During these very difficult times, Hollywood responded to their audiences need for a “happy distraction” to what was going on around them. The Hollywood musicals of the 1930’s provided an opportunity to get away from it all for awhile and just feel good.

It’s important to understand that, despite the intense difficulties, most people of this generation did not sit around and feel sorry for themselves or blame others for their hardships. They pulled together and collectively gathered the strength necessary to put their lives back together. This took a great deal of hard work and emotional perseverance and accomplishing this task would also require periods of rest and emotional relaxation.

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Thursday, March 3rd, 2011

G Men

Tagline – Hollywood’s Most Famous Badman Joins the G-Men!

Starring – James Cagney (‘Brick’ Davis), Margaret Lindsay (Kay McCord), Ann Dvorak (Jean Morgan), Robert Armstrong (Jeff McCord), Barton MacLane (Collins), Lloyd Nolan (Hugh Farrell).

Released – May, 1935

Directed By – William Keighley

Produced By – First National Pictures

Distributed By – Warner Brothers

Description – Law school graduate Eddie Buchanan has joined the F.B.I., whose agents, at that time, were referred to as G-Men. Eddie encourages his friend ‘Brick’ Davis, also a law school grad, to join with him.

However, Brick is not interested and hopes to make it as an honest lawyer even though he has a connection to organized crime. Gangster ‘Mac’ MacKay his financed Davis’ education with his own interests in mind.

When Buchanan is gunned down trying to arrest hood Danny Leggett, Davis changes his mind and is determined to bring the killer to justice. Davis says goodbye to both MacKay, and the singer in the gangsters nightclub Jean Morgan, who has feelings for Davis, and heads to Washington, D.C. to begin his training.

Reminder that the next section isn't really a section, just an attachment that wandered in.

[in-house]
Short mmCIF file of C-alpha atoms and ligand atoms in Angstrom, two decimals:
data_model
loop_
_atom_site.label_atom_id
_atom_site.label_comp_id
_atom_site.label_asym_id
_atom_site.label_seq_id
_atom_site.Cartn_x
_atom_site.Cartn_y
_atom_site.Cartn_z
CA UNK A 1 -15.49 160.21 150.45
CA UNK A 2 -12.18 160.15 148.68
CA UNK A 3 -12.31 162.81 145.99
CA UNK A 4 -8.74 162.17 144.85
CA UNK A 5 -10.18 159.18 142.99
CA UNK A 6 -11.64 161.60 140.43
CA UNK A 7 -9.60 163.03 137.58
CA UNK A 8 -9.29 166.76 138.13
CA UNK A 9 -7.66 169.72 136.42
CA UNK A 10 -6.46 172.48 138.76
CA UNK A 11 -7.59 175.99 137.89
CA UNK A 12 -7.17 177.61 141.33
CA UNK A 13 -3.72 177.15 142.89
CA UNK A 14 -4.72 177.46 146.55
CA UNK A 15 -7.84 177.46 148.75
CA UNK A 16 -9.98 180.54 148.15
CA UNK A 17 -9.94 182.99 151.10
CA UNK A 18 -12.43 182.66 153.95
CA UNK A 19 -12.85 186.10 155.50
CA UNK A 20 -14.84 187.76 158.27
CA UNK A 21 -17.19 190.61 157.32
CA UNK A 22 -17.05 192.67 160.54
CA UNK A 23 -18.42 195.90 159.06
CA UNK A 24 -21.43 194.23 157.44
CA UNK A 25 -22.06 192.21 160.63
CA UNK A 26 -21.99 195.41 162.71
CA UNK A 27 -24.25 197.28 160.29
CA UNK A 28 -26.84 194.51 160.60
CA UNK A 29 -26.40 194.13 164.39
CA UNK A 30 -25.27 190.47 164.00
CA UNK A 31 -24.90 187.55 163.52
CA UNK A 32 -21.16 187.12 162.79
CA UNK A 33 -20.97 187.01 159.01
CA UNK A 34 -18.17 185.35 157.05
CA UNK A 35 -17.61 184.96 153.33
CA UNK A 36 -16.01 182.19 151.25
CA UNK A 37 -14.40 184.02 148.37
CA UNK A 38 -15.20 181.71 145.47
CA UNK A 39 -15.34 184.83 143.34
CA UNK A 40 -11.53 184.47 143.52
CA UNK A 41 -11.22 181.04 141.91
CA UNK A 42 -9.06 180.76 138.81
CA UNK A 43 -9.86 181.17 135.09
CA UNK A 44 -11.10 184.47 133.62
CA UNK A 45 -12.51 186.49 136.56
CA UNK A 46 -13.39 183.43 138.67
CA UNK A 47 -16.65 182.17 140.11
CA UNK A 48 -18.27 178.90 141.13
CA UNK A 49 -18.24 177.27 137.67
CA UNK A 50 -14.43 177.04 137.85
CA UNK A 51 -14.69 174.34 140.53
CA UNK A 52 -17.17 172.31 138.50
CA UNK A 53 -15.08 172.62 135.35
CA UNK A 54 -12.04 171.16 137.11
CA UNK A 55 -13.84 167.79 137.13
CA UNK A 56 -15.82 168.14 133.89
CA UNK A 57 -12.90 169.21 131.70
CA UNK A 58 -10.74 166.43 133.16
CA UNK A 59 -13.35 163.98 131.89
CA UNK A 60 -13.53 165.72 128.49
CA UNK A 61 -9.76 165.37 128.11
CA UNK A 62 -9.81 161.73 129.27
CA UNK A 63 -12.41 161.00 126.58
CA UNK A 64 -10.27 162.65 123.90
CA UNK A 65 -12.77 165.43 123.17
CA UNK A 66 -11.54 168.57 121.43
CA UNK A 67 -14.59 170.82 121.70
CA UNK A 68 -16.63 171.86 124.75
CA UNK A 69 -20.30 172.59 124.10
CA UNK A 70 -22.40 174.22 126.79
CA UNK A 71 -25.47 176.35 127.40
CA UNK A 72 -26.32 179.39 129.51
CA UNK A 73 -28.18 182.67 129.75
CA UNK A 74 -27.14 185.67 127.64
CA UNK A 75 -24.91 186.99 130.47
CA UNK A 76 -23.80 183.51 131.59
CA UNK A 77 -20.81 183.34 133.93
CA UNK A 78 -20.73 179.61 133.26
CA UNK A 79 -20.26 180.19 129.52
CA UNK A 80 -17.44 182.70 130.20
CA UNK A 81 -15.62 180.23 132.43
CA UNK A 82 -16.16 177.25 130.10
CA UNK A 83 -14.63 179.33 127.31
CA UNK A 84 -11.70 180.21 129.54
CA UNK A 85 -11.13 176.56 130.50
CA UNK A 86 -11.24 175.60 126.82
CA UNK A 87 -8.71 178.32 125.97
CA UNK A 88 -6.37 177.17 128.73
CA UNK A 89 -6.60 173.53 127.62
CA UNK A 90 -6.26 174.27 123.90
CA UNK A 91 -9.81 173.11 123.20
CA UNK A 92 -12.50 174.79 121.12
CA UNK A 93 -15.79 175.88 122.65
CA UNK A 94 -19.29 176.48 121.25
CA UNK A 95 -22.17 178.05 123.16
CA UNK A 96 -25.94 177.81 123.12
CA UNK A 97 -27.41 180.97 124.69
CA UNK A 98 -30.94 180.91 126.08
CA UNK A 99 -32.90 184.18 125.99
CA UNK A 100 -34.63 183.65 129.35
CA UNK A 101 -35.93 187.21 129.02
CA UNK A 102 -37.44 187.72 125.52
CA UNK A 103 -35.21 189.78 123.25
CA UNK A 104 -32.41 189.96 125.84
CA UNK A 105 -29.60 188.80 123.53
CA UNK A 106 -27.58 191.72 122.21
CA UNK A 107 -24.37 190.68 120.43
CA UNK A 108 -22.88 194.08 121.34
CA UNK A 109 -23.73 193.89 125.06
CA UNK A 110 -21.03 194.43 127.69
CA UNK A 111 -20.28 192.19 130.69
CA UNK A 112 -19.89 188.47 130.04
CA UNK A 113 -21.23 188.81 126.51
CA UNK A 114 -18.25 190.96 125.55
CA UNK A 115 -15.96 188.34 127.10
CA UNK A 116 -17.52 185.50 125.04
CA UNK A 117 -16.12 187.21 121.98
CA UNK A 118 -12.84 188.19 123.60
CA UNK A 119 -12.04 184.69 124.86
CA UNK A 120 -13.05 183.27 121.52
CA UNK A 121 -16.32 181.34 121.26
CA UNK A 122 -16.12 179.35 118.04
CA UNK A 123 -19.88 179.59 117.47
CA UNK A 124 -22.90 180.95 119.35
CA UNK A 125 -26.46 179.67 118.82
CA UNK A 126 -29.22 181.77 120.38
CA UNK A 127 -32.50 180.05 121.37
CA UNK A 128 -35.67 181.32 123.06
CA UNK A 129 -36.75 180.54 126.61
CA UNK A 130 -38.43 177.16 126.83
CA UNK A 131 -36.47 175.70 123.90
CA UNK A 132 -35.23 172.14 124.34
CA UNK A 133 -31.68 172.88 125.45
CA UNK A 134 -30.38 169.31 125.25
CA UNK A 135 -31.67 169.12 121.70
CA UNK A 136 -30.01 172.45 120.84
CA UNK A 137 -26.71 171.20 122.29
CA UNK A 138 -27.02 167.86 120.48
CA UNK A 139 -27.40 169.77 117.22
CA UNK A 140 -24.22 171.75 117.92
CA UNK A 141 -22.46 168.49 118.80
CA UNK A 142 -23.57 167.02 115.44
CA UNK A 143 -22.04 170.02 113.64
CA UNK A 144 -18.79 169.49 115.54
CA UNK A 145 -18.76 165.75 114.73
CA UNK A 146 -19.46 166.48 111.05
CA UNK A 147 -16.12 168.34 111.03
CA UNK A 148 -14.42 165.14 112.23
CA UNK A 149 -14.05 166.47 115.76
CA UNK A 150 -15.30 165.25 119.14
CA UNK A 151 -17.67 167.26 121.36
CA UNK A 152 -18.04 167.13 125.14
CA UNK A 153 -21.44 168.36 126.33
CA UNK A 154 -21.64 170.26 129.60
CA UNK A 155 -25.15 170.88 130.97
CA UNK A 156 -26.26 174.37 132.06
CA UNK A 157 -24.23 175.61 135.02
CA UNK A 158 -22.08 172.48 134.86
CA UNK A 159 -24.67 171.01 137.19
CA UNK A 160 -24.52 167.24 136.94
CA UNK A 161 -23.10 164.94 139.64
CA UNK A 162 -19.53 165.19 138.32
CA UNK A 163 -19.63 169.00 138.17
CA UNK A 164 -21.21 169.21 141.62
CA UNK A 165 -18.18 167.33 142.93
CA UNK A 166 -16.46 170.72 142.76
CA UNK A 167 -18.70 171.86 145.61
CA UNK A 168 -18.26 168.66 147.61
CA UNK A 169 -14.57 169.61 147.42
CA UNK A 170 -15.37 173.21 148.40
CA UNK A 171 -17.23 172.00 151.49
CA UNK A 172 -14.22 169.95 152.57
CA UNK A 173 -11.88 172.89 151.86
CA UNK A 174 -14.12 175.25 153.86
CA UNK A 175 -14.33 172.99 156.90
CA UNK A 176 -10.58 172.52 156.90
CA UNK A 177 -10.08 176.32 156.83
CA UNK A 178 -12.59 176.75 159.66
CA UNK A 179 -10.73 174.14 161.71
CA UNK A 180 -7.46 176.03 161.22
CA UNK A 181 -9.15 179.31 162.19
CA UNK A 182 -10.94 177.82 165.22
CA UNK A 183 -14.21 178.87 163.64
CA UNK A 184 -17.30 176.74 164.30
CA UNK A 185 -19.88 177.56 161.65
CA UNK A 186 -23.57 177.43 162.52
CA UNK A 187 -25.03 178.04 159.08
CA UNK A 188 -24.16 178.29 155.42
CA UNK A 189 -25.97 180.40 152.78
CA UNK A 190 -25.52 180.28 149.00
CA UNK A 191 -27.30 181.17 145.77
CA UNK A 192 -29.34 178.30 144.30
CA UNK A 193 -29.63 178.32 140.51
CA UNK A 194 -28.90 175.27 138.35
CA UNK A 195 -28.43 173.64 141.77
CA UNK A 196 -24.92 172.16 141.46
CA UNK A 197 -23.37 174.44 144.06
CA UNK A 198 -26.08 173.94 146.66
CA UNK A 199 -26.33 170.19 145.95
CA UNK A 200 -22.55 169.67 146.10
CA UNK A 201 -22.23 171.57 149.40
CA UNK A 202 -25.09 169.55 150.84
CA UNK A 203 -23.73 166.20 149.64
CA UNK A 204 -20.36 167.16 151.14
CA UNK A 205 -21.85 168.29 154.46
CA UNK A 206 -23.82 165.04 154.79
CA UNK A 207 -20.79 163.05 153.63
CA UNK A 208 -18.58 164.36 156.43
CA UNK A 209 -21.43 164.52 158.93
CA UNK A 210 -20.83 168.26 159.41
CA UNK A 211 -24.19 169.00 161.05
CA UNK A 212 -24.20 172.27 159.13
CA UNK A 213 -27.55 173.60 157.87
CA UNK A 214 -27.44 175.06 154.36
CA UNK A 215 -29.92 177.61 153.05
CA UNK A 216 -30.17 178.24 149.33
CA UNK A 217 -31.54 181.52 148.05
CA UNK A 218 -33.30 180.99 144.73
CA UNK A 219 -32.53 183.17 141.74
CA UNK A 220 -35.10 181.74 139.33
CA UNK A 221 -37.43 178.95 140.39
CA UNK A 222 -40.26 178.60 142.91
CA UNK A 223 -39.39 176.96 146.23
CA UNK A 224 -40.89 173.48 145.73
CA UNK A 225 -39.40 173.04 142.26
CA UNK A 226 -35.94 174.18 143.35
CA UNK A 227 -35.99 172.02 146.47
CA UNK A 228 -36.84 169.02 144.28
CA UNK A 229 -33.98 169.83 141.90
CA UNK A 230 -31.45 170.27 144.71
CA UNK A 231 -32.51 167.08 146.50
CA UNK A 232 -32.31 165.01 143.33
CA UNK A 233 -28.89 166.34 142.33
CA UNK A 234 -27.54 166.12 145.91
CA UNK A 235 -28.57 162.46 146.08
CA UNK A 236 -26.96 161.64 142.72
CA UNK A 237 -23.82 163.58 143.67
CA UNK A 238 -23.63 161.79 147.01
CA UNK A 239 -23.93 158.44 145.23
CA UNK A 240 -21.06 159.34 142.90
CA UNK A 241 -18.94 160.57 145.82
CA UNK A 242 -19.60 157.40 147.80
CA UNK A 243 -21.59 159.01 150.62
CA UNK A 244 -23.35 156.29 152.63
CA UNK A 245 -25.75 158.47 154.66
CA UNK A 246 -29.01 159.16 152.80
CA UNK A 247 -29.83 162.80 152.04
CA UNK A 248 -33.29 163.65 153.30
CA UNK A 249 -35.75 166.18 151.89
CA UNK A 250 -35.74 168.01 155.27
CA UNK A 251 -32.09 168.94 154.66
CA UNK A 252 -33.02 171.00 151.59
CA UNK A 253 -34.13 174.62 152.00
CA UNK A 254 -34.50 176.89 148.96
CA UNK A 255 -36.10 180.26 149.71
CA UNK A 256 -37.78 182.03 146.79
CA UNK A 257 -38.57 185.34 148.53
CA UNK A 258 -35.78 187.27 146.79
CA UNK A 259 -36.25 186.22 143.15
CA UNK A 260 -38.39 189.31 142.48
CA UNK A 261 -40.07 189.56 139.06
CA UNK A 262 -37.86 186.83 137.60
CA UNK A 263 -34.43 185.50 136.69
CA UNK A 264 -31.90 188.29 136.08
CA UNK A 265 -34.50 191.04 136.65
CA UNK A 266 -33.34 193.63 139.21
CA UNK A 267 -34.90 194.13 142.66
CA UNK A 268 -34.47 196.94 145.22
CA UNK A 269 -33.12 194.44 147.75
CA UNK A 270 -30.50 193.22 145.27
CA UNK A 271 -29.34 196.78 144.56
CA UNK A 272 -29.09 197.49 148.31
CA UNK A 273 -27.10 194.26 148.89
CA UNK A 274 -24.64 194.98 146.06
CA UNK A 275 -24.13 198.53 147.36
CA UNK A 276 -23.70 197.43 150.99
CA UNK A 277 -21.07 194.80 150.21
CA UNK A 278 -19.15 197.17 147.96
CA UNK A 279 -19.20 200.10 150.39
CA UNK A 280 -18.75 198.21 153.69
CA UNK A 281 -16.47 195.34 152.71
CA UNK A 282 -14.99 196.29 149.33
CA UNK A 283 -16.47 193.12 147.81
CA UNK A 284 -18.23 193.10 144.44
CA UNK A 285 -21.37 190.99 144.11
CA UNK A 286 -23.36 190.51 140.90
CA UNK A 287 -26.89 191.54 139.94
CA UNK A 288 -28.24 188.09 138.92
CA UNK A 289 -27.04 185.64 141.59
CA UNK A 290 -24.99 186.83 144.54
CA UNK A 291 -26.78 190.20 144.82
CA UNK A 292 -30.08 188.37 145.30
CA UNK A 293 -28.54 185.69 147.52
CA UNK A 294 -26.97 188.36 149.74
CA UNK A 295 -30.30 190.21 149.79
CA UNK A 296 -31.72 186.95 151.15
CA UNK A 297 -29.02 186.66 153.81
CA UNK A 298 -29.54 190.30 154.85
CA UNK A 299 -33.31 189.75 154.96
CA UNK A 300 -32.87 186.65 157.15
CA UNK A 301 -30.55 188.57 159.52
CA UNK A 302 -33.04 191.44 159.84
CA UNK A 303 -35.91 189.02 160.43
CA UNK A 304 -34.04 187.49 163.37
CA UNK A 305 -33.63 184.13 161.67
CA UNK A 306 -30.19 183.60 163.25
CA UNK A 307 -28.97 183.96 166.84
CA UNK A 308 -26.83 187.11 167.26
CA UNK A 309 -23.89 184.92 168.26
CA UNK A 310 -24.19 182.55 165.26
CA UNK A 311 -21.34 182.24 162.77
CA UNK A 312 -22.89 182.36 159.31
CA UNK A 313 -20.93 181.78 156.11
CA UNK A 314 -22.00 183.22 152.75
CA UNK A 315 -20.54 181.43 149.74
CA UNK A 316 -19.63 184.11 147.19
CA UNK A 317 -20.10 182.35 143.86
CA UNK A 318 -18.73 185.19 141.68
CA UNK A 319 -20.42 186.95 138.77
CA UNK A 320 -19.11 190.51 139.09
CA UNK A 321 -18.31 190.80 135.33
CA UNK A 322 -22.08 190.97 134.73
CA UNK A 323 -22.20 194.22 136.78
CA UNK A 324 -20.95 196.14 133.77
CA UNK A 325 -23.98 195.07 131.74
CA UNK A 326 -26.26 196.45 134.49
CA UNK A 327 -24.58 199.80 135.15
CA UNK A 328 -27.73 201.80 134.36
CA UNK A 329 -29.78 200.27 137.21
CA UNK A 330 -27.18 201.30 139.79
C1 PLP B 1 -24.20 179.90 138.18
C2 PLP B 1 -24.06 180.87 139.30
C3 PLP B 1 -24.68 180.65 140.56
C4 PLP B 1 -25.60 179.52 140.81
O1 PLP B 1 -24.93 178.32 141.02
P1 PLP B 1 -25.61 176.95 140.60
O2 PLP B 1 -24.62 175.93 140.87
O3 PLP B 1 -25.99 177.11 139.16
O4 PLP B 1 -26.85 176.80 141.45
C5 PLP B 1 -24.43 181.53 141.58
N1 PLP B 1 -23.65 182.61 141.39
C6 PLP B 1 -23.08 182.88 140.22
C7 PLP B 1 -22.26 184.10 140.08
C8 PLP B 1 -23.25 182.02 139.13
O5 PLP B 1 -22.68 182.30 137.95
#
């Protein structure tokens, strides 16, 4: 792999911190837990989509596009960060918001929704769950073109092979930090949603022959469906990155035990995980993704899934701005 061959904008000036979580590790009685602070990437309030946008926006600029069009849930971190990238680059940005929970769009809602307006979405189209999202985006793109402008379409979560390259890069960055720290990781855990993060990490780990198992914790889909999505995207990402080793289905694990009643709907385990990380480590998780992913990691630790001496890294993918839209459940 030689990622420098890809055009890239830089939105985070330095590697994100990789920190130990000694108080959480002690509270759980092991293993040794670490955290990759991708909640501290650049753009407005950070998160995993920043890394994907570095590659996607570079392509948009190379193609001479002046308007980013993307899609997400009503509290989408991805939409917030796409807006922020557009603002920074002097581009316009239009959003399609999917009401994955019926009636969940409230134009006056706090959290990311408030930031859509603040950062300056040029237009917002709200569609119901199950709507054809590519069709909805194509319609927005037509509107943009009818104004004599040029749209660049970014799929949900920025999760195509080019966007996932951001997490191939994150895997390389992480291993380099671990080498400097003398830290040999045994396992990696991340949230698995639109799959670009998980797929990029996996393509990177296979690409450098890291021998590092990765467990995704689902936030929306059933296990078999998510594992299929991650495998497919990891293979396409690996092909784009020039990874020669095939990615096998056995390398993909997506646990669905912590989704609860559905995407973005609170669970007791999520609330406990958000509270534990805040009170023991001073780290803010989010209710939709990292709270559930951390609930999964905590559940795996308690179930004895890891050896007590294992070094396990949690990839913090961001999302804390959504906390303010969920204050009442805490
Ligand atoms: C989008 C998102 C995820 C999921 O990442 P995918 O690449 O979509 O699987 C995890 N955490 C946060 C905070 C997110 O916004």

Davis immediately has friction with his instructor Jeff McCord, but also finds himself attracted to McCord’s sister Kay.

Back home, gangster MacKay has retired to a mountain lodge, and without his control, his men go on a crime rampage. Davis recognizes one of the hoods as Danny Leggett, but not yet finished with his training can only aid agent Hugh Farrell with what he knows of the gang.

Farrell and his fellow agents unsuccessful attempt to arrest Leggett leads to them being gunned down and Leggett’s escape. Jeff McCord now assumes command of the investigation and selects Davis to be a part of his team.

Additional shootout’s follow with Davis being shot, Jean Morgan being brought in for questioning, a slip that leads to the location of the gang, another wild shootout, a kidnapping, and the cold-blooded killing of Morgan. How much more of a price is to be paid before justice is served?

NOTABLE: G-Men received an Oscar nomination for Best Writing, Original Story as a write-in nominee.

The production of G-Men was a deliberate attempt to counter the popularity of crime/gangster films made in the early 1930’s. Political and business leaders felt these pictures did too much to glorify the gangster lifestyle.

The Federal Bureau of Investigation opened its real-life training center the same year as this motion picture was released.

Director of the F.B.I., J. Edgar Hoover, personally approved the script for this film.

This film marked the screen debut for actor Lloyd Nolan.

Initially, agents were unarmed when conducting their duties, but after two notorious shootouts, the Kansas City Massacre, which was an attack on F.B.I. agents during the transportation of a prisoner, in which an agent, three policemen, and the prisoner were killed, and the 1934 battle between agents and the infamous John Dillinger and Baby Face Nelson lead to a change in the law allowing agents to be armed.